CHARLESTON, W.Va. -- Dear Cindy,
My son has decided to play football. He played midget football, but now that he is entering high school I worry that the chance for injuries is higher. The other day I read about boys hospitalized for compartment syndrome because they had taken creatine, which many athletes take. I am torn between wanting to support his dreams and wanting to protect my son from harm. Any advice? Also, can you tell me more about compartment syndrome? -- Tina
Thank you for asking about something that must be on the mind of many parents.
It is true that as many as 30 high school football players in Oregon, complaining of triceps pain, were examined for what appeared to be compartment syndrome following an intense practice. A serious injury, compartment syndrome affects the body's soft tissue. Was it creatine? No. This legal supplement is simply protein in powder form, which actually hydrates muscles rather than dehydrates them.
Rather than blame a substance that no one took and could not cause this ailment, let's look at the causes of compartment syndrome.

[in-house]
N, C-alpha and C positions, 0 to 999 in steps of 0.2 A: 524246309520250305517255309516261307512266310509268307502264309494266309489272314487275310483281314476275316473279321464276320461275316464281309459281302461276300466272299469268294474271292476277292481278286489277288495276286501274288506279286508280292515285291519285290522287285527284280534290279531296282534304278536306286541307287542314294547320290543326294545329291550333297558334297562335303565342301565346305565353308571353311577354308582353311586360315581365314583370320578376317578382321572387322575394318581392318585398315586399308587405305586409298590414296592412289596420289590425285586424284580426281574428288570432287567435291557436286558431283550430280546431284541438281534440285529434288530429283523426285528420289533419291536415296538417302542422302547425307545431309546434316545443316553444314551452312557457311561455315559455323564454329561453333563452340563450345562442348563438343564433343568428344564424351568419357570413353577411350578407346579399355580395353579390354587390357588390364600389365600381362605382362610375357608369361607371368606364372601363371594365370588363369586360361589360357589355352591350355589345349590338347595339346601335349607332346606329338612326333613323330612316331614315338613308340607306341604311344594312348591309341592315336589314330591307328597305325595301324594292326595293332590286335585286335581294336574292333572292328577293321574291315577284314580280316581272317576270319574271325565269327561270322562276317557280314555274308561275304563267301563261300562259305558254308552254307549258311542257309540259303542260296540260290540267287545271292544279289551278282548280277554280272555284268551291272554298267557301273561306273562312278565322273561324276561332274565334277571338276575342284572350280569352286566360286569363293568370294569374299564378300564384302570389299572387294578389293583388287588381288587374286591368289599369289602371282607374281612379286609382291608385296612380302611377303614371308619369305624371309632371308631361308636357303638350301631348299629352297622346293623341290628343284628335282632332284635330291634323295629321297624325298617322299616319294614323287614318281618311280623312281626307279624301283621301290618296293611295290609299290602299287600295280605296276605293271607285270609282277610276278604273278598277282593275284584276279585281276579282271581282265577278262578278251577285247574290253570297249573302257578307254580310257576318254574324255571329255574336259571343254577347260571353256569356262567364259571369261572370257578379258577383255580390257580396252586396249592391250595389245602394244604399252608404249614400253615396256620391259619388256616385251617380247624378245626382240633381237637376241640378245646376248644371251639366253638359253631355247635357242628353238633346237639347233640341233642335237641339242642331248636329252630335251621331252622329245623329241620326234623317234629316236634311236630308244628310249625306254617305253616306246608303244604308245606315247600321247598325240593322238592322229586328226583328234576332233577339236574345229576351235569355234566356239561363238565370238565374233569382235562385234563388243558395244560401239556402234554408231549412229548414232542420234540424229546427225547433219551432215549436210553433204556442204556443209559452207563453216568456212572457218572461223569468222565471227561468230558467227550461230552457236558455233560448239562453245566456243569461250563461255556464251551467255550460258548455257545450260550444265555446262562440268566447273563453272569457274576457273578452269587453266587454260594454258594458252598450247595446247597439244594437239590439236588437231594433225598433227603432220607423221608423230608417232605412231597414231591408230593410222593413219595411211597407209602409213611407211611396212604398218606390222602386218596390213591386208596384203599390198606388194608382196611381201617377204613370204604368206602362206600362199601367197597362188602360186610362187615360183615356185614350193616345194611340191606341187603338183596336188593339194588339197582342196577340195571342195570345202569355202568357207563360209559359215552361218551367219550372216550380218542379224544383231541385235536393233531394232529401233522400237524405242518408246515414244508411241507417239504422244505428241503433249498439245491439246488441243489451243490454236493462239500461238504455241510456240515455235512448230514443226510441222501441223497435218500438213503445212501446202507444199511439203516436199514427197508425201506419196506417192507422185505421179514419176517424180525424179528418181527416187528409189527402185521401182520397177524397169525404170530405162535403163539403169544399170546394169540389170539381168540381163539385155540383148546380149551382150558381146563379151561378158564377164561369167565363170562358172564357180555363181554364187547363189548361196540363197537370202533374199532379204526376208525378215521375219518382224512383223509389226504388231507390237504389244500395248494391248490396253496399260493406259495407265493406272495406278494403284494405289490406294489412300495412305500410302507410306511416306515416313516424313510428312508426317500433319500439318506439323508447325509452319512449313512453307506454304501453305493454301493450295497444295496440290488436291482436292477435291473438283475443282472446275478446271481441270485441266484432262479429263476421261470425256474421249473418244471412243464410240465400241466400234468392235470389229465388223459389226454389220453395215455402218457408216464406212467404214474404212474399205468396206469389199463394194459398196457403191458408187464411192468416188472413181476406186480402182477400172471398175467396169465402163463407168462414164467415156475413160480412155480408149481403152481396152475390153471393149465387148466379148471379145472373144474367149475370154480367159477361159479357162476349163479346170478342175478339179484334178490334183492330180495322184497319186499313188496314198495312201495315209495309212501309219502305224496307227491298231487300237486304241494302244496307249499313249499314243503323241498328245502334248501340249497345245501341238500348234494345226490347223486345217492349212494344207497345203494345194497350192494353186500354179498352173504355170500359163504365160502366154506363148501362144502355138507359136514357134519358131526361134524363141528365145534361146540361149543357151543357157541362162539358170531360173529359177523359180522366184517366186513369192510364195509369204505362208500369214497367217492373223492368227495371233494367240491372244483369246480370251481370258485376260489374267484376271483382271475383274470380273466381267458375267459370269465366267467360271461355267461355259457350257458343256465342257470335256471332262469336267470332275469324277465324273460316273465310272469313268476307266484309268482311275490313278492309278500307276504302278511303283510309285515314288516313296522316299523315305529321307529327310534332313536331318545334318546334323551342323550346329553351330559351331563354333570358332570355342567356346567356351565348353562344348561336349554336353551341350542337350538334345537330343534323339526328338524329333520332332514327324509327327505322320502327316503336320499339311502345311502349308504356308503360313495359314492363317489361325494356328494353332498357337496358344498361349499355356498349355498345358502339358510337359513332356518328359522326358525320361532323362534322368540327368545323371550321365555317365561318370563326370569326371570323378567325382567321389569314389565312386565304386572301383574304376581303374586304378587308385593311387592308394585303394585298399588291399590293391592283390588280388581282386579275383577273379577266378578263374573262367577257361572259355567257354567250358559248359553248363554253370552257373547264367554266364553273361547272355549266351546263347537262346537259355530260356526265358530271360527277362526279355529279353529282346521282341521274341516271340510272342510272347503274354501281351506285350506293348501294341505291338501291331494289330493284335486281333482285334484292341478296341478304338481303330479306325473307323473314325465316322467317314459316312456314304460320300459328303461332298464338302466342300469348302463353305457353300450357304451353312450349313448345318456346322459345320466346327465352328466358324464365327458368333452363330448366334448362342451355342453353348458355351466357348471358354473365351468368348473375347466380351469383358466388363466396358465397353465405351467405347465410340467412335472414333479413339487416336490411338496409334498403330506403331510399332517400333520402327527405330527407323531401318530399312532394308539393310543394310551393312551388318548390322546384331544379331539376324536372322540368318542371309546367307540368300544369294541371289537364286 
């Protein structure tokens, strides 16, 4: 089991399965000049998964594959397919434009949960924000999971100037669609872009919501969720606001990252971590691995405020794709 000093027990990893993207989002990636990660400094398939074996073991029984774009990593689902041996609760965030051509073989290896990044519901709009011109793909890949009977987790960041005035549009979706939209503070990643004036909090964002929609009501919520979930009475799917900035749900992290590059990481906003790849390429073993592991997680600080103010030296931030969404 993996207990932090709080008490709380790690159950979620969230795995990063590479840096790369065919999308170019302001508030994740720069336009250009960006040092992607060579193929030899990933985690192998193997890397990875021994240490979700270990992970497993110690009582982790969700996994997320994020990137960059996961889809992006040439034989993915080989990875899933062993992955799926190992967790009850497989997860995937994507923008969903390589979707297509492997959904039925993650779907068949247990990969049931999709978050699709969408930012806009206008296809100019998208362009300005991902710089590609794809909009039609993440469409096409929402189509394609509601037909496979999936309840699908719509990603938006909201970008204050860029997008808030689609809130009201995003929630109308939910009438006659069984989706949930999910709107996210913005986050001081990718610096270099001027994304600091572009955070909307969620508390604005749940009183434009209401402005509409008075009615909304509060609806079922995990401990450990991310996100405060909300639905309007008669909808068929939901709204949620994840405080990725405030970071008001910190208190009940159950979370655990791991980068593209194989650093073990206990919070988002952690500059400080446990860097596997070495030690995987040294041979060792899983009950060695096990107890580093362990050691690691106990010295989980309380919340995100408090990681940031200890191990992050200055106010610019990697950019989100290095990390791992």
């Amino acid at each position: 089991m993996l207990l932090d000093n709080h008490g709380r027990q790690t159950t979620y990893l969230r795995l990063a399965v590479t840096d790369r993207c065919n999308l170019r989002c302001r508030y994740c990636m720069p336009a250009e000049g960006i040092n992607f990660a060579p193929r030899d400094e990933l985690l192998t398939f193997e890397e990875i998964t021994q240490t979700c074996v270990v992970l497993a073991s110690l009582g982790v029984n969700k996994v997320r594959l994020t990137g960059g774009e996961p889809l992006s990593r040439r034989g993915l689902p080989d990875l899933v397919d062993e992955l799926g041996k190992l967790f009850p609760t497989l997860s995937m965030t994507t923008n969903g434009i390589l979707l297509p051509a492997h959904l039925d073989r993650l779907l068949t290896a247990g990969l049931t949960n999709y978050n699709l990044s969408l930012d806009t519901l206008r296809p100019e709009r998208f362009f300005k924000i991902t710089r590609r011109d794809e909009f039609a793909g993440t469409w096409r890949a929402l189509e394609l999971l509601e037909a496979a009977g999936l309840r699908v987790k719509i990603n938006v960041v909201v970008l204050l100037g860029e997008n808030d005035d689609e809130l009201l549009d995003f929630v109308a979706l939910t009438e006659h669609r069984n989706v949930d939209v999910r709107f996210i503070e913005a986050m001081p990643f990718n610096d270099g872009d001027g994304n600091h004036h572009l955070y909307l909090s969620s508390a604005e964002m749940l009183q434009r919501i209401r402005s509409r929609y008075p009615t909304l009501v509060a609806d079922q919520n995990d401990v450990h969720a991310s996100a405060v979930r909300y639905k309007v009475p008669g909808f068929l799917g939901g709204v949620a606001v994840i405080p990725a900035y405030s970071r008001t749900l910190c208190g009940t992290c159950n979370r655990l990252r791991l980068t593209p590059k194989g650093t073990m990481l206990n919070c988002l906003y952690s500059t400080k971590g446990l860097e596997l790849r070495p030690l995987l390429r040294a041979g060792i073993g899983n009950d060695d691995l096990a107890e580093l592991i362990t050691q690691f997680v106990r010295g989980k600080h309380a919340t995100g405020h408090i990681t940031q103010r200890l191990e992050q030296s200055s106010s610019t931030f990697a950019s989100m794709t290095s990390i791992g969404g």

Compartment syndrome occurs when pressure builds up in the compartments where muscle, blood vessels and nerves intersect. When this happens, blood cannot circulate to the muscles and nerves to supply them with oxygen and nutrients. As a result, they begin to die. Unfortunately, limbs are threatened because the muscle and nerve damage constricts blood flow. Just as frightening is the possibility of kidney damage.
Why? The Mayo Clinic says the condition is often induced by strenuous exercise -- in particular, repetitive exercise that works the same muscles over and over. Heat and dehydration play a huge role as well. While medications and infection can also be associated with compartment syndrome in isolated cases, this is certainly unrelated to the healthy high school boys who were in football practice in Oregon.
Compartment syndrome is often diagnosed by its symptom known as the Five P's. They are pain, pressure, paresthesia (numbness), pressure and pulselessness. It is a very rare diagnosis with 14 of the 30 players requiring hospitalization and three actually needing surgery for treatment. So rare, in fact, it made national news and set off an alarm to parents and coaches everywhere.